Also, electrical appliances with high voltage, like microwaves, blenders, vacuum cleaners, or air conditioners, will cause the surge protector to send a clicking noise continuously.
Pro tip: Surge protectors have red buttons for extra protection. Though it shuts down automatically following a power surge, the red button is for turning it on or off whenever you want to instead of unplugging it from the electrical outlet directly.
2. Redistribute the load
Overloading a surge protector can lead to a high-pitched noise. Be sure to distribute the electrical load evenly among the outlets and avoid connecting high-power devices to the same surge protector.
3. Ensure proper grounding
A faulty ground connection can cause noise and other issues. Make sure your surge protector is connected to a properly grounded outlet, and if necessary, call an electrician to check your home’s electrical system.
4. Low-Quality Surge Protector
People love to buy cheaper products. But sometimes it is true that when it is cheap, it is of poor quality.
That’s why it is wiser to choose a device at a mid-range price but assuredly quality in performance.
A surge protector that makes a loud sound could be of a poor-quality device. It will produce an audible click because it can’t handle high voltages altogether.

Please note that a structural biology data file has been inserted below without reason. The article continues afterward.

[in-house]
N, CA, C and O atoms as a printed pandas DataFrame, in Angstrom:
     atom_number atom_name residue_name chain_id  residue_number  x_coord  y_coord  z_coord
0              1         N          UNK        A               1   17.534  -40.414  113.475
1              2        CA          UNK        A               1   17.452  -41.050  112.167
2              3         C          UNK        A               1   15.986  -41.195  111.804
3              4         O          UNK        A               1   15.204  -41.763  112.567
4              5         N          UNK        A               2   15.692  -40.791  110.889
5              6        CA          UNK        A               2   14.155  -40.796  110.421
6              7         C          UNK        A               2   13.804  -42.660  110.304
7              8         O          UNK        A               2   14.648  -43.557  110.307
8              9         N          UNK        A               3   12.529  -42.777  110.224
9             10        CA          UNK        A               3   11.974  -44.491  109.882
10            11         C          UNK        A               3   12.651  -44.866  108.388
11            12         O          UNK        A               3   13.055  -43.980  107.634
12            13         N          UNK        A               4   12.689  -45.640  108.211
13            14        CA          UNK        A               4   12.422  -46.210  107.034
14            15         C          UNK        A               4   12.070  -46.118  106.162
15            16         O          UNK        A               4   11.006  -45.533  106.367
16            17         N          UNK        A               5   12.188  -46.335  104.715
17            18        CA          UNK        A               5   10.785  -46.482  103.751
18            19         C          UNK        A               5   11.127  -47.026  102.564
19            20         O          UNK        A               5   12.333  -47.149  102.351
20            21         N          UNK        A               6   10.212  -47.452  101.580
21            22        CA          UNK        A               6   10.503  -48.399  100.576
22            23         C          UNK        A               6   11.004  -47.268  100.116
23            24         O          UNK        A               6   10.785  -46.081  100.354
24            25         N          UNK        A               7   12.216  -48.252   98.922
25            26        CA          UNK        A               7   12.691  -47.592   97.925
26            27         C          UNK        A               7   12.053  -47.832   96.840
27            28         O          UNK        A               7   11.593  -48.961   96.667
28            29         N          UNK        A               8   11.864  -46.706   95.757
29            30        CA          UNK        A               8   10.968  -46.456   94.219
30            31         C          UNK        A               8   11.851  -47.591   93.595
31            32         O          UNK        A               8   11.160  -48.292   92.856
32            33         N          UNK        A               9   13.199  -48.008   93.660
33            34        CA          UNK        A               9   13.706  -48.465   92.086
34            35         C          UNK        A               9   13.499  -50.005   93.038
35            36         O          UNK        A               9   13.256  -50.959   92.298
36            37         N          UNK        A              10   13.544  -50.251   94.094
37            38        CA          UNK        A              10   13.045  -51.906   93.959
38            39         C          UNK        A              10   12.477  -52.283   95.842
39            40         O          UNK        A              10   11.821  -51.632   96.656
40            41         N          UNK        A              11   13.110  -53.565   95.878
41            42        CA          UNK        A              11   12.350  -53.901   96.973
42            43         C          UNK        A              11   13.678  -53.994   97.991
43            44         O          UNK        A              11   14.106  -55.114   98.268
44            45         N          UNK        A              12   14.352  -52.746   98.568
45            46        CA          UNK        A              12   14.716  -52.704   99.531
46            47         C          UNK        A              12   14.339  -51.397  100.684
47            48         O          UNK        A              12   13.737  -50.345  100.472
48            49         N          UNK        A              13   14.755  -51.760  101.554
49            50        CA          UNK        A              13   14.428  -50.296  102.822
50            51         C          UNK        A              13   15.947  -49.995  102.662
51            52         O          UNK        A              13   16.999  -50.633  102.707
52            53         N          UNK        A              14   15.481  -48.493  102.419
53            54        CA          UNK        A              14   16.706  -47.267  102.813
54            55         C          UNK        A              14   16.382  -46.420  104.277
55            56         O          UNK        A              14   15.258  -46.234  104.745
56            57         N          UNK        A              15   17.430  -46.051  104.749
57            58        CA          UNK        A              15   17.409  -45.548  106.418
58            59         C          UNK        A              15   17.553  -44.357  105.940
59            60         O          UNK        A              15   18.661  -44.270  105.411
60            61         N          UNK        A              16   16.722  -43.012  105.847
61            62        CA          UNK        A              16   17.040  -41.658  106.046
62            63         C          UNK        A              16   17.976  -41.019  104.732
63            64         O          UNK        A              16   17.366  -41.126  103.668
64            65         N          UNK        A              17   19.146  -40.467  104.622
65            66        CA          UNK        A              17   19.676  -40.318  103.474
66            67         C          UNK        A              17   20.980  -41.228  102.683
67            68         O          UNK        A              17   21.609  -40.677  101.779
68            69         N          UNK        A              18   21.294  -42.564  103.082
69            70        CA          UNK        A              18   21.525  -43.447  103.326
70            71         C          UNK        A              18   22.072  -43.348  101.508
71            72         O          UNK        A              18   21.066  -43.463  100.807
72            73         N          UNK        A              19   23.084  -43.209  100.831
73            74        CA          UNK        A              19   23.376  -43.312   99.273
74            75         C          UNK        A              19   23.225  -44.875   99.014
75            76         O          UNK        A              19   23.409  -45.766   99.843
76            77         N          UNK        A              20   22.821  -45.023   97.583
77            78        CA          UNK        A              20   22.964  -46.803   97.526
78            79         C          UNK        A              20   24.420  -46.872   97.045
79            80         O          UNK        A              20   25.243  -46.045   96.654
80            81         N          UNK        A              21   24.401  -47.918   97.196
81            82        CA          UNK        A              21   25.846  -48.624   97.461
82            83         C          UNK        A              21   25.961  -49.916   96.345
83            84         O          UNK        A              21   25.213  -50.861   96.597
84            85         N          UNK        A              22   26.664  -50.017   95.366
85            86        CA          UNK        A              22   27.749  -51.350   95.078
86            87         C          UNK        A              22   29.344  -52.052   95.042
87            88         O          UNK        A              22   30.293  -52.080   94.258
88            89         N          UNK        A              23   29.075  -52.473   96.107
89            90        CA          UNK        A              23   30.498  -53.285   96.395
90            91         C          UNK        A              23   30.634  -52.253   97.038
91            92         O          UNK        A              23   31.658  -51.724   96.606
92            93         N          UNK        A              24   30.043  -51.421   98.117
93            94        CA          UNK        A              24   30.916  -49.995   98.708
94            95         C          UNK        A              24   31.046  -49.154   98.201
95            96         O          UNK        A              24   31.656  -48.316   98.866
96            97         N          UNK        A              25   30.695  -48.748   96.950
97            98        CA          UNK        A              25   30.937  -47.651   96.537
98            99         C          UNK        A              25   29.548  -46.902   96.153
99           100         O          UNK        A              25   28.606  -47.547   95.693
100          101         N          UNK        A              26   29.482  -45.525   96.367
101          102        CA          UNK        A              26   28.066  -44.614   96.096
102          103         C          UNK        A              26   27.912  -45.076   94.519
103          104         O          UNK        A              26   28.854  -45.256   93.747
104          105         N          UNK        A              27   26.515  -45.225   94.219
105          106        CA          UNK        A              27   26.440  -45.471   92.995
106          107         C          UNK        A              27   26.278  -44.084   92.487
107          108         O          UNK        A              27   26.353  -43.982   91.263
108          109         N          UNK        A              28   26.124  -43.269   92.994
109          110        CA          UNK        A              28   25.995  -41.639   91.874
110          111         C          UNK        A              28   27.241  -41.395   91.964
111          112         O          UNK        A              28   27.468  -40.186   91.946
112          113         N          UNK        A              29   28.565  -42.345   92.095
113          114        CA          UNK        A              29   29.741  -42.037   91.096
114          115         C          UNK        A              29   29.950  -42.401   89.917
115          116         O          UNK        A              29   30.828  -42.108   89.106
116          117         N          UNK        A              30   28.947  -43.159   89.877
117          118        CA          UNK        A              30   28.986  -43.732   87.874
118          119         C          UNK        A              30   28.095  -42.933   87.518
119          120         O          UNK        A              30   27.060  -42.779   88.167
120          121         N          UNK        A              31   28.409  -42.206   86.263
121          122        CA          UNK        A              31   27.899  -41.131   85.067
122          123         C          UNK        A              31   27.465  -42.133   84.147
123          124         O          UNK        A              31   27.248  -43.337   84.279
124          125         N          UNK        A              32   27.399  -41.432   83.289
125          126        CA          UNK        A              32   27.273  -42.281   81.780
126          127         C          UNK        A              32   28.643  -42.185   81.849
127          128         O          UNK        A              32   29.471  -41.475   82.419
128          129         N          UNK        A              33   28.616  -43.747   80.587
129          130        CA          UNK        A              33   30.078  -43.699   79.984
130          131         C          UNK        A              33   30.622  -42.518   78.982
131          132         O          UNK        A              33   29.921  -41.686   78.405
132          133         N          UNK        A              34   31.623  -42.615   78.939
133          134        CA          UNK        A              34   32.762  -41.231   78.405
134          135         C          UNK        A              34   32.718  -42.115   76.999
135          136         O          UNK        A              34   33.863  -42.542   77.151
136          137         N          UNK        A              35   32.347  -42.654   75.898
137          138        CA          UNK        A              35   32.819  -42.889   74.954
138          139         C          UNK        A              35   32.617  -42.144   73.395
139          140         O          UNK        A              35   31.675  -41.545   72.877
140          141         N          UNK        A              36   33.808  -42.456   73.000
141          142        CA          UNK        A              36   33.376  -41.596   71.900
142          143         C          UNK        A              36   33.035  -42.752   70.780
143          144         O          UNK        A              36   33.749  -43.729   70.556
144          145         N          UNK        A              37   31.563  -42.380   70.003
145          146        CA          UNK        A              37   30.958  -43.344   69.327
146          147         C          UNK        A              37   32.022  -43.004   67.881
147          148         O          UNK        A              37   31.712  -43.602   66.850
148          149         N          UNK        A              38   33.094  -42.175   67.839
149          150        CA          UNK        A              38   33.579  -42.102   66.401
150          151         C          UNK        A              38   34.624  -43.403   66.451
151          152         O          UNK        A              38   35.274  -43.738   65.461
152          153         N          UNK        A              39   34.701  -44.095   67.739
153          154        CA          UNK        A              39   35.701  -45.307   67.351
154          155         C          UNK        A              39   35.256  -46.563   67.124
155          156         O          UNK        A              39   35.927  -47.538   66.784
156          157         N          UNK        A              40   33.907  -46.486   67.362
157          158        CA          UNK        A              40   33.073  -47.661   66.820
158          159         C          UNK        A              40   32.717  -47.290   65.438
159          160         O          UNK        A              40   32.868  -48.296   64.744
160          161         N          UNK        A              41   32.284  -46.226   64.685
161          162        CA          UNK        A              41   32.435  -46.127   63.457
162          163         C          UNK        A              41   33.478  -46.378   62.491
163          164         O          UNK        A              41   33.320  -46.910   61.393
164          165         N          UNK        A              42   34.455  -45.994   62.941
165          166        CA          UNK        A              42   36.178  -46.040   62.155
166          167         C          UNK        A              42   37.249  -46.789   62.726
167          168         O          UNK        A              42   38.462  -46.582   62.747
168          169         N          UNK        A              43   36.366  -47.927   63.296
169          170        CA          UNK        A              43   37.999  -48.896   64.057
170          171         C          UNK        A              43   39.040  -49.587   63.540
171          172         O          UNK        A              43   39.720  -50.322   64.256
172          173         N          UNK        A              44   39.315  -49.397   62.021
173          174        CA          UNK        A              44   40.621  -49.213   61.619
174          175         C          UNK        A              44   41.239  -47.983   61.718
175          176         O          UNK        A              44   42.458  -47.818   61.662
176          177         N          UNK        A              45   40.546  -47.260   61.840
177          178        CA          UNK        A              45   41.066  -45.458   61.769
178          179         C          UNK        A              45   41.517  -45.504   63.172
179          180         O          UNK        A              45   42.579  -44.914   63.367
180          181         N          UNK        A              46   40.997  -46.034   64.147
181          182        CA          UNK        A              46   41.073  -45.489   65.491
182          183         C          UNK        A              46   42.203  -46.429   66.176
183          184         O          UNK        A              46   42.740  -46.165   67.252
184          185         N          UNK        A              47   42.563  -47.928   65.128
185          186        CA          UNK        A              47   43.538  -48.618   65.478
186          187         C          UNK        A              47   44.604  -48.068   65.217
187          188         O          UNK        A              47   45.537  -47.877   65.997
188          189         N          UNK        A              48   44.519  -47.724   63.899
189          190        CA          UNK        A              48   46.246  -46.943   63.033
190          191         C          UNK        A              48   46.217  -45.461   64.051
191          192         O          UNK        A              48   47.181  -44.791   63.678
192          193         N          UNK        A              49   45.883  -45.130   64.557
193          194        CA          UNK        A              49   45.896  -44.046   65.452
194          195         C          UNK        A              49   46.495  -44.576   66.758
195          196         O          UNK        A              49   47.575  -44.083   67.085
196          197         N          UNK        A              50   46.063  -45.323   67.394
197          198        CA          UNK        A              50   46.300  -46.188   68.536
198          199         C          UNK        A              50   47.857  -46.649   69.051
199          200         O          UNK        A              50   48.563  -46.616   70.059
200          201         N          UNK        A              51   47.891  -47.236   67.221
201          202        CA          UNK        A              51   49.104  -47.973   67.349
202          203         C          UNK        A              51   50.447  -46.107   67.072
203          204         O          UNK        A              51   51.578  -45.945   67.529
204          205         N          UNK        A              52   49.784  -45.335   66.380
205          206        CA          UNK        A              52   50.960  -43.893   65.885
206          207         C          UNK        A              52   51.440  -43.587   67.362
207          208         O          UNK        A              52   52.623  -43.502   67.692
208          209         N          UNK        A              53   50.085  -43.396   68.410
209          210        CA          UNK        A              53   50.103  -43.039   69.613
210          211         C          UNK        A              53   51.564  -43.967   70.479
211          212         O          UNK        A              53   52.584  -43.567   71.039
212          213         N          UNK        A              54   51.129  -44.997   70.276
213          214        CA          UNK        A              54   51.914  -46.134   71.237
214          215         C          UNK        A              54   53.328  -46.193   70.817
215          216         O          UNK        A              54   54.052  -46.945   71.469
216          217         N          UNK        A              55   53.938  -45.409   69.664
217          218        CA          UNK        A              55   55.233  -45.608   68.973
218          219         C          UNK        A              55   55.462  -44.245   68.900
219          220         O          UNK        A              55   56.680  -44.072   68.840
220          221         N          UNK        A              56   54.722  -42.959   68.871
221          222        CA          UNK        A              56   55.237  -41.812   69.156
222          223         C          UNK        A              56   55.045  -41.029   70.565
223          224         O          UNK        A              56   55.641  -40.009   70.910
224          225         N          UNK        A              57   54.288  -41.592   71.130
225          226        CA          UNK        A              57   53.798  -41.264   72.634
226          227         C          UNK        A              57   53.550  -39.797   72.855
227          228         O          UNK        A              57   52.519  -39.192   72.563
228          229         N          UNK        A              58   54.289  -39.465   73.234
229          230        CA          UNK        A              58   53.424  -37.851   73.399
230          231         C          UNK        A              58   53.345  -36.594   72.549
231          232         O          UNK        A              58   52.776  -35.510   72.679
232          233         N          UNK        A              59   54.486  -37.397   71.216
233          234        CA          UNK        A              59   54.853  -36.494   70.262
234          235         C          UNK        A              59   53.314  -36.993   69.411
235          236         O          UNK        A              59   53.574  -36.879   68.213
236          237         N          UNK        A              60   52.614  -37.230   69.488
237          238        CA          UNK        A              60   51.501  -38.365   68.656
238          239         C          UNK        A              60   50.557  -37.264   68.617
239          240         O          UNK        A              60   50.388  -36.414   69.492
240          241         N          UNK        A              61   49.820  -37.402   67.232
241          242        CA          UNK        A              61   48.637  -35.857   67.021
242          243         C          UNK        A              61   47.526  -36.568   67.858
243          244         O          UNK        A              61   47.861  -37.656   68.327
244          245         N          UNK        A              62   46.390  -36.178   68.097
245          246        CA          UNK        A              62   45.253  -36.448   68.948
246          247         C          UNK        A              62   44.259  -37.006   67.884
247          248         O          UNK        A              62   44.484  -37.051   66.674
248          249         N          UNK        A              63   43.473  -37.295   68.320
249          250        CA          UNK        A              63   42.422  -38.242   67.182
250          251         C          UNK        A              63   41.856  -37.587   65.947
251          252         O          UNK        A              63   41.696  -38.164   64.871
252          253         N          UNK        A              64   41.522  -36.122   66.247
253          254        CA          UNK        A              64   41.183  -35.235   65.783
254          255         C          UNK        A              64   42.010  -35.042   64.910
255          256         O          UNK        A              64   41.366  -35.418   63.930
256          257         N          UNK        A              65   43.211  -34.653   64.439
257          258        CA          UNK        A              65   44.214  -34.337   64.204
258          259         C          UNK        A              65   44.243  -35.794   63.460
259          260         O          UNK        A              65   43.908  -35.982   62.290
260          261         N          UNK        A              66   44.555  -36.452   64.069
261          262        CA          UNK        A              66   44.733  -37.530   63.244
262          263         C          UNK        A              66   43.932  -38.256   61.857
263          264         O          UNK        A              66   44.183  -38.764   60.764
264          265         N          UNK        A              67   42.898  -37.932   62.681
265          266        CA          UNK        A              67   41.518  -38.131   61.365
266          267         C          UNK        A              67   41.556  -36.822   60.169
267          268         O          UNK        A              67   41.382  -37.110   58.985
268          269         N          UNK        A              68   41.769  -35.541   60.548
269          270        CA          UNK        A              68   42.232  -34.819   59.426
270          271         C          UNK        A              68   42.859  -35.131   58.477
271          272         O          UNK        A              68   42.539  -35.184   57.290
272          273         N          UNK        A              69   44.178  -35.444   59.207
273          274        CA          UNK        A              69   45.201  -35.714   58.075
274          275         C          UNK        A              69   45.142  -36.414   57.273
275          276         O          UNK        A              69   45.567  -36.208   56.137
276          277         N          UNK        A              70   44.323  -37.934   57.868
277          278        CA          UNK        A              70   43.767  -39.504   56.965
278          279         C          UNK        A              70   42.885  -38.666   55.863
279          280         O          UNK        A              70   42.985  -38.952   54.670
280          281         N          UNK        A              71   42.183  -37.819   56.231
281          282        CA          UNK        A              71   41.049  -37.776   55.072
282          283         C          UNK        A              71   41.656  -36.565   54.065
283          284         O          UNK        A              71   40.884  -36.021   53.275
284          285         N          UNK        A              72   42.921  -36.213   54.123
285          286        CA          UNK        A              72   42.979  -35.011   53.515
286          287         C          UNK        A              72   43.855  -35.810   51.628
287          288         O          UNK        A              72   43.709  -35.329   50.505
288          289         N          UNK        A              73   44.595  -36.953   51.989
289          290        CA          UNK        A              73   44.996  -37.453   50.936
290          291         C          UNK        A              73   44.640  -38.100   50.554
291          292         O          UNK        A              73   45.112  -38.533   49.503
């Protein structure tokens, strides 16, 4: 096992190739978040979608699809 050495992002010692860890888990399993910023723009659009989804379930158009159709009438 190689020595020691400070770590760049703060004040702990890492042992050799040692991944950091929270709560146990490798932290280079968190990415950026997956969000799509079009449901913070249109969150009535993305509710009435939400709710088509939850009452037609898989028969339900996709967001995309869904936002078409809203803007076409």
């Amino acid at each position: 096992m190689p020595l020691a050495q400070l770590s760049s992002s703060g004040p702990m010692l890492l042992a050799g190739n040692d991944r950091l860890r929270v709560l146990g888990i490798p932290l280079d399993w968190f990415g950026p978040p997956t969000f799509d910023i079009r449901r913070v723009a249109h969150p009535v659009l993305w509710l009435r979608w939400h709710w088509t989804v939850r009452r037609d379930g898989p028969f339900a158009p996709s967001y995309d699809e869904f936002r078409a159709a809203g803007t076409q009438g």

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However, quality surge suppressors regulate power surges and spikes without sending off a dubious sound.
Be also warned that buying cheap electronic devices is exposing your home to fire-hazard appliances.
Experts advised that before you plug any electrical device into an outlet, including a surge protector, make sure it is off.
Electrical sparks occur when the device is power-hungry. The spike in electricity will cause the surge protector to spark.
6. Defective surge protector
Some surge protectors produce strange noises and alarming sounds because they are defective. Surge suppressors that malfunction should be brought back to where they are purchased.
It is not recommended to repair any electrical device assembly, especially if you have no idea of the problem, as it can cause an electric shock if you attempt to fix it. Have an expert touch the unit.
7. Faulty wires
Yellow and worn-out wires are a sign of faulty wires of surge protectors. But sometimes, the outlet has one faulty wire.